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Listening to Your Phone Calls and Why Metadata is Spying

Written by Right Side News

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Why Metadata Matters

Big Brother WatchingIn response to the recent news reports about the National Security Agency's surveillance program, President Barack Obama said, "When it comes to telephone calls, nobody is listening to your telephone calls." Instead, the government was just "sifting through this so-called metadata." The Director of National Intelligence James Clapper made a similar comment last night:  "The program does not allow the Government to listen in on anyone’s phone calls. The information acquired does not include the content of any communications or the identity of any subscriber."

What they are trying to say is that disclosure of metadata—the details about phone calls, without the actual voice—isn't a big deal, not something for Americans to get upset about if the government knows. Let's take a closer look at what they are saying:

Sorry, your phone records—oops, "so-called metadata"—can reveal a lot more about the content of your calls than the government is implying. Metadata provides enough context to know some of the most intimate details of your lives.  And the government has given no assurances that this data will never be correlated with other easily obtained data. They may start out with just a phone number, but a reverse telephone directory is not hard to find. Given the public positions the government has taken on location information, it would be no surprise if they include location information demands in Section 215 orders for metadata.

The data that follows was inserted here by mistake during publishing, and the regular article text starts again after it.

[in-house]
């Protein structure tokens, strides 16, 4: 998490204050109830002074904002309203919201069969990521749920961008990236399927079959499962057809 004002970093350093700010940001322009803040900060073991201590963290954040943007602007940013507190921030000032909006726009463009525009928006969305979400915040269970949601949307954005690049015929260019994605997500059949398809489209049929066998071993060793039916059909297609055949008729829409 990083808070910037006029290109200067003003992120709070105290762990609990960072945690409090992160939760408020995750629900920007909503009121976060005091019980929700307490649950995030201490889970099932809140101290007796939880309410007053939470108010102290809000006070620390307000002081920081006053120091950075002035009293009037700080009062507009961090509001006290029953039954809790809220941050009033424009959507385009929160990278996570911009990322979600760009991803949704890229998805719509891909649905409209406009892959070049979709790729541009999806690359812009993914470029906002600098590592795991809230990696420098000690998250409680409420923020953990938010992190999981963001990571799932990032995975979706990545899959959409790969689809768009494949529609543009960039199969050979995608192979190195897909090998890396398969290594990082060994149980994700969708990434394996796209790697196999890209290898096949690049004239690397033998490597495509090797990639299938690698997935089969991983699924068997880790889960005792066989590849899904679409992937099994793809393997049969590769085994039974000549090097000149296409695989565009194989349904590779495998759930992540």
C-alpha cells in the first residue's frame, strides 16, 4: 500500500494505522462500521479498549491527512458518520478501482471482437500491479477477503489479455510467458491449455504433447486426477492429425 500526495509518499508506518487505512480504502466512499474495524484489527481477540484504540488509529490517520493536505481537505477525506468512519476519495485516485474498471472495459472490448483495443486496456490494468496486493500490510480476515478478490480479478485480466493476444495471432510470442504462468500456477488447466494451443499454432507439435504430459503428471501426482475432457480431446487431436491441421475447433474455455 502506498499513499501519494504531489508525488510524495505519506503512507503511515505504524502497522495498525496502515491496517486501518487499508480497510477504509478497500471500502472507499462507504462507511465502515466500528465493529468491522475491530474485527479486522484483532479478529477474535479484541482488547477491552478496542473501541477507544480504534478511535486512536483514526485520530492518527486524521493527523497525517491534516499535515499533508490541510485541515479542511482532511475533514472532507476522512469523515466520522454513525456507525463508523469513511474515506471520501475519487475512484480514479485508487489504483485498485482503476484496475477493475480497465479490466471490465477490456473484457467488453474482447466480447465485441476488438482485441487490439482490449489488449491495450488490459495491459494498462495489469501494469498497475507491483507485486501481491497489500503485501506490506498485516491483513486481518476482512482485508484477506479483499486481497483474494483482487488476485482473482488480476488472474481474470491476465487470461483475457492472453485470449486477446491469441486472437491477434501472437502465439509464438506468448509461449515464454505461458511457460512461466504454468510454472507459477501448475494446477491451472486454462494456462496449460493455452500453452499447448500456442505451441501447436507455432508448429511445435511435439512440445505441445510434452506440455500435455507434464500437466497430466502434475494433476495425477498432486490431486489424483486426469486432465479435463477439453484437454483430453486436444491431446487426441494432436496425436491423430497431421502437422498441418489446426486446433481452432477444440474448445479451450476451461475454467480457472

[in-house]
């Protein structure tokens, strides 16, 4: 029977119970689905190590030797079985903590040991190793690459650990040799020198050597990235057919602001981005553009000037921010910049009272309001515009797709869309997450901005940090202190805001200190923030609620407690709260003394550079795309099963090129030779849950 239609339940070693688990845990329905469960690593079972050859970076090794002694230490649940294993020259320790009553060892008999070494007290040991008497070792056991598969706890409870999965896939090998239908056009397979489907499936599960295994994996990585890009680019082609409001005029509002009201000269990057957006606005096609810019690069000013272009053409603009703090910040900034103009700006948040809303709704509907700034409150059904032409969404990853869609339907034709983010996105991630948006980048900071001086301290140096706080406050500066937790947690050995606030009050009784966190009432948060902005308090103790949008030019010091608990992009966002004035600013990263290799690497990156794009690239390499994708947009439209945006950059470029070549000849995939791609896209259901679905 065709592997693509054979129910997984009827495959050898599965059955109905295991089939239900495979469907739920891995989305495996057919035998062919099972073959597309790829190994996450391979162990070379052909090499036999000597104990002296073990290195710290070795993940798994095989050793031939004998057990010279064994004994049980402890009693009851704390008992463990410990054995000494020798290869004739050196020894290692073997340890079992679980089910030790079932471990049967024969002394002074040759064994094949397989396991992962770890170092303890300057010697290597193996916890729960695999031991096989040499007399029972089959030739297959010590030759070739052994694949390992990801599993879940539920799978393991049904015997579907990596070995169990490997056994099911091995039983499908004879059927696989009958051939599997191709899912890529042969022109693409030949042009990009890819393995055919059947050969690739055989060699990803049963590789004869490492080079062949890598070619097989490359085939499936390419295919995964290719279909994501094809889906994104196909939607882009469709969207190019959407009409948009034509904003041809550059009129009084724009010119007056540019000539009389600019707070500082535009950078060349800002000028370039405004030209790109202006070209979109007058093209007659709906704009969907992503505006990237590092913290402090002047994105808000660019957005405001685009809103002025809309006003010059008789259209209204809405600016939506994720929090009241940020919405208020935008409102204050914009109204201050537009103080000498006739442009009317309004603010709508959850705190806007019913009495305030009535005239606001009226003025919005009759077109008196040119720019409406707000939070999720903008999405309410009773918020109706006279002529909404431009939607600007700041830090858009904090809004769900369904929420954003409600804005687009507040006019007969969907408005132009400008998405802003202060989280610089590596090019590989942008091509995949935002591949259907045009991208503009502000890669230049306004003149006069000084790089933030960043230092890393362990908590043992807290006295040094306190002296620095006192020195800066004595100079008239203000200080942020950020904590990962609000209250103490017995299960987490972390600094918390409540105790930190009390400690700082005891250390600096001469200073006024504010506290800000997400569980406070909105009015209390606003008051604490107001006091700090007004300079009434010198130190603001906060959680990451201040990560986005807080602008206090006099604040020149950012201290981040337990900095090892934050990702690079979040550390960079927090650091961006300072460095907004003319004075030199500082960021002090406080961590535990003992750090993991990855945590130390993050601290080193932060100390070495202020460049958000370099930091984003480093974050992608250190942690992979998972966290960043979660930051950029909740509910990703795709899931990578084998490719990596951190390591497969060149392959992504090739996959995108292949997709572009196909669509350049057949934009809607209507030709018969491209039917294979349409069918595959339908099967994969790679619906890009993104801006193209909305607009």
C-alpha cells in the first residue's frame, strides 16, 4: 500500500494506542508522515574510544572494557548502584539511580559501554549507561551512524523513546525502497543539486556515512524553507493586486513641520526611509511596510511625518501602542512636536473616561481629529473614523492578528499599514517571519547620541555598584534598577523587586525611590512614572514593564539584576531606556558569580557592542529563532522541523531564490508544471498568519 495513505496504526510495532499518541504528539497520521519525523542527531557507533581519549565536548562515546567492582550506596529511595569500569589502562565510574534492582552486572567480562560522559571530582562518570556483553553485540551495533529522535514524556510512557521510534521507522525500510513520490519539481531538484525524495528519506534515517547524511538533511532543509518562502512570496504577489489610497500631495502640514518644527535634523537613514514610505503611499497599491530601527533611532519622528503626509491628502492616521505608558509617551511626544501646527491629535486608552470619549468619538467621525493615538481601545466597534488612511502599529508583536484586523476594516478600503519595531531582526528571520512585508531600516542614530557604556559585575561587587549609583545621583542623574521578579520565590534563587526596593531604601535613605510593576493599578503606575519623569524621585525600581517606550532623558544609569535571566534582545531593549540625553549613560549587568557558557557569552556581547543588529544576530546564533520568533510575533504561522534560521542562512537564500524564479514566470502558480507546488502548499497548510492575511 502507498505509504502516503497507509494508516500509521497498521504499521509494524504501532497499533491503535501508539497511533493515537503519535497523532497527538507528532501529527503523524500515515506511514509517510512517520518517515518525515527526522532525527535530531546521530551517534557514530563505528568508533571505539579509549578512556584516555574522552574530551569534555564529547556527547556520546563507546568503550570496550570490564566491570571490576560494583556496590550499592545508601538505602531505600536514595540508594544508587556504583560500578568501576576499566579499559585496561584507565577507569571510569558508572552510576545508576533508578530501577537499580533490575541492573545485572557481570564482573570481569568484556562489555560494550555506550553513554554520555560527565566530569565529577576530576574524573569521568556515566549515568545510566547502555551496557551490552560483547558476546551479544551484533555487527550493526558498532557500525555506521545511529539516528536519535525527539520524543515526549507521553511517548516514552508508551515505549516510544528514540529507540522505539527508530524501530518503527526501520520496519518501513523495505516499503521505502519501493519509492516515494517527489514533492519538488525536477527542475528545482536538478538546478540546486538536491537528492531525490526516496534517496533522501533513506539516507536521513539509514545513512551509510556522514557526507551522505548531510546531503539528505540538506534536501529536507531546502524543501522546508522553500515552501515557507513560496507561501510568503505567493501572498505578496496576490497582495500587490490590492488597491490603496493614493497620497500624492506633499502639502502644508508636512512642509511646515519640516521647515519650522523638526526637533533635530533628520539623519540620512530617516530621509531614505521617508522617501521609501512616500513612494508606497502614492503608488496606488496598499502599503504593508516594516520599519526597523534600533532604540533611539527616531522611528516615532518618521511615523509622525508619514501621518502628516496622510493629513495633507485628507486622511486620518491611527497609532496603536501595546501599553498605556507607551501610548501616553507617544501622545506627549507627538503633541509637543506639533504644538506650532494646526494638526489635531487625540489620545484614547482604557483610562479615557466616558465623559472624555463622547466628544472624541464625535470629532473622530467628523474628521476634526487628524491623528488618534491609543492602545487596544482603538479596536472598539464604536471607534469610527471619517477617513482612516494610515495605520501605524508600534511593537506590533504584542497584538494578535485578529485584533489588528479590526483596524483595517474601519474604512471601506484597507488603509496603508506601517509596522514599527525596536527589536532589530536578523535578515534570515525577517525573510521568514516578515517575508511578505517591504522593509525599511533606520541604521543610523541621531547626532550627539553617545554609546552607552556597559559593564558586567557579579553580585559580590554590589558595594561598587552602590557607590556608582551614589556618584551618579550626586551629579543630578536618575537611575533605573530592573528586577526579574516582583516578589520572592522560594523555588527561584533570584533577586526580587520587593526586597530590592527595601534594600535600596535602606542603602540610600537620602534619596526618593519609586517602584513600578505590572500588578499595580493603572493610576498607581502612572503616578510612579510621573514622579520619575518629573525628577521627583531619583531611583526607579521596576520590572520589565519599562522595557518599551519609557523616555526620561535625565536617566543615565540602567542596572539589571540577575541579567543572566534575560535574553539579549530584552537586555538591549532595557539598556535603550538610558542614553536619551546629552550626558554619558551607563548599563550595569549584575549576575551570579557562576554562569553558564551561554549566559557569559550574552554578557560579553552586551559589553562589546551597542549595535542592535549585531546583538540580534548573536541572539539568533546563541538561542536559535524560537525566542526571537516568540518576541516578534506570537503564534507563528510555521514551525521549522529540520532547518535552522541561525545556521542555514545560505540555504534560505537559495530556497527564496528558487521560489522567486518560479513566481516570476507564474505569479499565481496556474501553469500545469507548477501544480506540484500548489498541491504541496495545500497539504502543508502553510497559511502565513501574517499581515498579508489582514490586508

If the President really welcomes a robust debate on the government's surveillance power, it needs to start being honest about the invasiveness of collecting your metadata. 

About EFF.org
From the Internet to the iPod, technologies are transforming our society and empowering us as speakers, citizens, creators, and consumers. When our freedoms in the networked world come under attack, the Electronic Frontier Foundation (EFF) is the first line of defense. EFF broke new ground when it was founded in 1990—well before the Internet was on most people's radar—and continues to confront cutting-edge issues defending free speech, privacy, innovation, and consumer rights today. From the beginning, EFF has championed the public interest in every critical battle affecting digital rig

Related Cases Section 215 of the USA PATRIOT Act Jewel v. NSA

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